The best way to get started with zipfR is to install it and work your way through the tutorial. Now would also be a good time to sign up for the mailing list.
Download the current version of the tutorial now!
When you have finished the tutorial, you should browse the comprehensive package documentation to find out more about its functionalities. If you want to learn more about the motivation behind zipfR, the math and some applications, we recommend that you take a look at the materials from our ESSLLI 2006 course Counting Words and at the LREC 2018 / Corpus Linguistics 2019 tutorial What Every Computational Corpus Linguist Should Know About TypeToken Distributions. The papers listed in the Background reading section below may also be of interest to you.
zipfR accepts several input formats, including simple frequency lists and plain samples in onetokenperline format. Thus, it should be easy to extract suitable input data using standard corpus processing tools.
However, we also provide two Perl preprocessing scripts that might be useful for certain studies:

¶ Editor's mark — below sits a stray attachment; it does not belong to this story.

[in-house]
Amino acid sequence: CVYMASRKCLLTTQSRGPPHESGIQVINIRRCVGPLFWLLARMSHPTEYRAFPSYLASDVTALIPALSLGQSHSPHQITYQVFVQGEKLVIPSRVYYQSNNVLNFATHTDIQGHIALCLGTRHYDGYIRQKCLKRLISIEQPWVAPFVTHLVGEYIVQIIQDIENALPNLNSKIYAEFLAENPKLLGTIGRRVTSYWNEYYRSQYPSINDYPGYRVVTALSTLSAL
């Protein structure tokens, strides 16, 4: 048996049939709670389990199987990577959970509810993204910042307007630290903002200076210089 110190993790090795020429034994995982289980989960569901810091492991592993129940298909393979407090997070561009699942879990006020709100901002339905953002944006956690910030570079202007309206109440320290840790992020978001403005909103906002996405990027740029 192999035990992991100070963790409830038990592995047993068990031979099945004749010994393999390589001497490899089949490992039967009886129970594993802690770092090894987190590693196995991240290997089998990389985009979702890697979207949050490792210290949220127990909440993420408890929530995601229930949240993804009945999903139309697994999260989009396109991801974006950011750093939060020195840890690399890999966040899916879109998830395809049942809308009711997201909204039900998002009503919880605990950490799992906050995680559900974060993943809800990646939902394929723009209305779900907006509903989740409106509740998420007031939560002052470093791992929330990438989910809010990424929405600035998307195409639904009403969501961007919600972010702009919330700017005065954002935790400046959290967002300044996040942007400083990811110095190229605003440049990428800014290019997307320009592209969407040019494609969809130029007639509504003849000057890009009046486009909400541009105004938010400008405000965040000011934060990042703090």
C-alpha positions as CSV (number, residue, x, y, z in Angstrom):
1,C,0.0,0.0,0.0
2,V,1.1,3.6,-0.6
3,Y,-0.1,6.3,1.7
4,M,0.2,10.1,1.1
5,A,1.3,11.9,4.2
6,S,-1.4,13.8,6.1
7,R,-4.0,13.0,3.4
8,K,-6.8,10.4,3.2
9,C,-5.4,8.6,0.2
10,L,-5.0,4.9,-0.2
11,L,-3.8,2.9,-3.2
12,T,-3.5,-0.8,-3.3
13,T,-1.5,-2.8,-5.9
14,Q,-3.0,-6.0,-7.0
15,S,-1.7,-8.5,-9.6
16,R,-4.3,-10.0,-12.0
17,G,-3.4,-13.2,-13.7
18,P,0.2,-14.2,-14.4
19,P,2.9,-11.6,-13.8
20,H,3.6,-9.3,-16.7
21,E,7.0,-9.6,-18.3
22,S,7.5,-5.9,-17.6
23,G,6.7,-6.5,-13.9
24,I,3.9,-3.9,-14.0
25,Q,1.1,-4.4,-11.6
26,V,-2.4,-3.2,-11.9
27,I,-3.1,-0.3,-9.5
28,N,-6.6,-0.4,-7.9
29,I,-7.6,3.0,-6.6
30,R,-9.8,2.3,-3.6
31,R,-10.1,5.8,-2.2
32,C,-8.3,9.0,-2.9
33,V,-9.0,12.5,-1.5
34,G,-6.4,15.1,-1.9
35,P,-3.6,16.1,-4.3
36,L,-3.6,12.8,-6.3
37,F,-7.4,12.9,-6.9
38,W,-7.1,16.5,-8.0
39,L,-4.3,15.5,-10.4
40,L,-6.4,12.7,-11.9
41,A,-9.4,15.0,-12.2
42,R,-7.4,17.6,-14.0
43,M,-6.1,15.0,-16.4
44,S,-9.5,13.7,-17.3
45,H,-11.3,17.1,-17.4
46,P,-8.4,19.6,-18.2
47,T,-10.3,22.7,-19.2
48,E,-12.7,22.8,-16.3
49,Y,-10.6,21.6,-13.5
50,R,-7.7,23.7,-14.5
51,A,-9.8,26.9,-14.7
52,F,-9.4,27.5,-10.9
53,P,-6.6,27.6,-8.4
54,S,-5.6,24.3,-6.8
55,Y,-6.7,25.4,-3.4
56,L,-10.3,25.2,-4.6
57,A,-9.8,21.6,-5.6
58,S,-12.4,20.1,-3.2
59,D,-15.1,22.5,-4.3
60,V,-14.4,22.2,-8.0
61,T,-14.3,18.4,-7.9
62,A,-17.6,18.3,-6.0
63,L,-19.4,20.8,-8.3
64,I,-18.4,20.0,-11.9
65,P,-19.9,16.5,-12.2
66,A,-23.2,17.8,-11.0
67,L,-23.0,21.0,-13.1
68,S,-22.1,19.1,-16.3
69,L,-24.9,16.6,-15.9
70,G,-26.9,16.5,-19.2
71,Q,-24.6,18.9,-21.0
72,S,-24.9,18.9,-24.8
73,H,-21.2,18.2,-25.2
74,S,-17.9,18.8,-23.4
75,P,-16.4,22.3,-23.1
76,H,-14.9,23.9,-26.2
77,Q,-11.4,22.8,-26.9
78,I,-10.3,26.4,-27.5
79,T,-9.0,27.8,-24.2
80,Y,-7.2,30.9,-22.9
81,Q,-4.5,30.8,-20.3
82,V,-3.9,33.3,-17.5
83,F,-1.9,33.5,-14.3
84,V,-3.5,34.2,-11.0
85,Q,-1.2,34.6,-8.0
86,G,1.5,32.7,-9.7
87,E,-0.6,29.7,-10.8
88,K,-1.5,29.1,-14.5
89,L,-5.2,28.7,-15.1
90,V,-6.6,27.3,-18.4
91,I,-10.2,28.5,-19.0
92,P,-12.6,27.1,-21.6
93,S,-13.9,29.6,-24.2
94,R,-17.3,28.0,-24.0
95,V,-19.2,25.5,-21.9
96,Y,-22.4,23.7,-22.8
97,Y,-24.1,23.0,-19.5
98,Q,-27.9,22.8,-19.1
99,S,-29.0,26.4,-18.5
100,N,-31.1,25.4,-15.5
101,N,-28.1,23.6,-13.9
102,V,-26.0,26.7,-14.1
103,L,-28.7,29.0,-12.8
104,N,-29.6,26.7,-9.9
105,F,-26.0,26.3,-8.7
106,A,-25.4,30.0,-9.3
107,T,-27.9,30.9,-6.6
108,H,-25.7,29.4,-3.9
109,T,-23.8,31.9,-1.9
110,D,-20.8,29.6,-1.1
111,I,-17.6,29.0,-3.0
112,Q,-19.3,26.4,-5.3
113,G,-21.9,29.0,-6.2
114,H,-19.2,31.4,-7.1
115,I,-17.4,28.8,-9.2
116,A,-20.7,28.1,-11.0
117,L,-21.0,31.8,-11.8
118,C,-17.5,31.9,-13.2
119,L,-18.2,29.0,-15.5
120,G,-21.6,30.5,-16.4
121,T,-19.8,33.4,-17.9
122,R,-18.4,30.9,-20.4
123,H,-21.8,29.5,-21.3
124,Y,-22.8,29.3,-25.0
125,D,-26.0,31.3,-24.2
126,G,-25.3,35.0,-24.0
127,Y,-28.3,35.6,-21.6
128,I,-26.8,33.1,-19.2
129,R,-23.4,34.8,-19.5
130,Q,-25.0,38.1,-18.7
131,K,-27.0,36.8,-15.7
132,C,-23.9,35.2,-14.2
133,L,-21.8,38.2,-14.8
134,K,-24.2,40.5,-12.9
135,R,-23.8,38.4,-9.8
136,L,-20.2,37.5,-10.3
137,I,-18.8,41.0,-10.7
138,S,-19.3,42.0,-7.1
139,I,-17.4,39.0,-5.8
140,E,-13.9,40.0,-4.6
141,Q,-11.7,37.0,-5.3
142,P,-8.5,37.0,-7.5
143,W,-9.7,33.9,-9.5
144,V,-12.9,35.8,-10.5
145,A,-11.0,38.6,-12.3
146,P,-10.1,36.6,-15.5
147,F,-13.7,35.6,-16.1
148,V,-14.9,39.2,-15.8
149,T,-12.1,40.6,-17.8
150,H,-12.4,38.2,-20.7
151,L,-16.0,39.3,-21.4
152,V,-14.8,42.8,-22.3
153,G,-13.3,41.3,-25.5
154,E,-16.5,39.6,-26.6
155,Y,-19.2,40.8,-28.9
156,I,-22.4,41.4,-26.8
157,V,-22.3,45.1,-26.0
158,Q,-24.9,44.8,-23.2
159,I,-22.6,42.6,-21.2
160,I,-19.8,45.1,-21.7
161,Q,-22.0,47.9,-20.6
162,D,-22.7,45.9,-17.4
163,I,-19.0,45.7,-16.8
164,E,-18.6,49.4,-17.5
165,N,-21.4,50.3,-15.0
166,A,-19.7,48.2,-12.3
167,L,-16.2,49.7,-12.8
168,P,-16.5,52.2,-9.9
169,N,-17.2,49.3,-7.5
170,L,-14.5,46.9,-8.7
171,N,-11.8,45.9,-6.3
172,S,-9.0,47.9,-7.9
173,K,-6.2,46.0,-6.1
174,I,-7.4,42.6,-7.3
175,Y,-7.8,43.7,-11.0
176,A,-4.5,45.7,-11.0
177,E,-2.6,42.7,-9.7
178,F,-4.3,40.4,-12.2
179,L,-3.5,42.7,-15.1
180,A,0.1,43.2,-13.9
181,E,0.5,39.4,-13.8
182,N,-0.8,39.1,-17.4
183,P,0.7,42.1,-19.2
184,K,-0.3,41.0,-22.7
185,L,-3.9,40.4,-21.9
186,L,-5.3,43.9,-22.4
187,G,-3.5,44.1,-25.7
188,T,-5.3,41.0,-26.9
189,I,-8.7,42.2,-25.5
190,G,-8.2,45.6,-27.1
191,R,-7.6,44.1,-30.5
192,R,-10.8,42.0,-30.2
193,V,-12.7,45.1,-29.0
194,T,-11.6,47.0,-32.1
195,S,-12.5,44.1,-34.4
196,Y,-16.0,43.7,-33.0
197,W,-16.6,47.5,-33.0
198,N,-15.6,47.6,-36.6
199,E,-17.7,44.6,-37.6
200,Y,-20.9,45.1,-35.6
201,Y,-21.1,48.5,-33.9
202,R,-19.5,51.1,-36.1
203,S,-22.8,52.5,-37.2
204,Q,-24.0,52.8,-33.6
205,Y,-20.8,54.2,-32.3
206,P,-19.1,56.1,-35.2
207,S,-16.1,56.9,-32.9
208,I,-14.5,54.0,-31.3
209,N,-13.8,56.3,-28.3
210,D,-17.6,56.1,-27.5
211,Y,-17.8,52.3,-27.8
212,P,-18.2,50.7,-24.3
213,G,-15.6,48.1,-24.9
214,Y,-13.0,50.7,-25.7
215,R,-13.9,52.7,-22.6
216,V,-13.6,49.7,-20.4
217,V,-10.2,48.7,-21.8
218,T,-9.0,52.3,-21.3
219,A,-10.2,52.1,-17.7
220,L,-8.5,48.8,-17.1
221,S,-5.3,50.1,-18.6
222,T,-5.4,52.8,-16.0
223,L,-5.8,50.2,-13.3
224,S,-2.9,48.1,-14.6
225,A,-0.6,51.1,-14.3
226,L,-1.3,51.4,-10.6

compute_emp_vgc.pl: This script takes a corpus in onetokenperline format and computes its observed vocabulary and hapax growth curves (observed growth curves cannot be generated from frequency lists, since they require information on the ordering of the tokens in the input). Note that the Perl script is more efficient for large corpora than the builtin zipfR functions.
randomization_experiments.pl: This script takes a CWBencoded corpus as input and computes spectra and vocabulary growth curves for multiple randomizations of arbitrary text segments (e.g. sentences or documents). The script is meant for rather advanced tests of the randomness assumption lying behind LNRE modeling and for handling large corpora. Most users will have no use for it.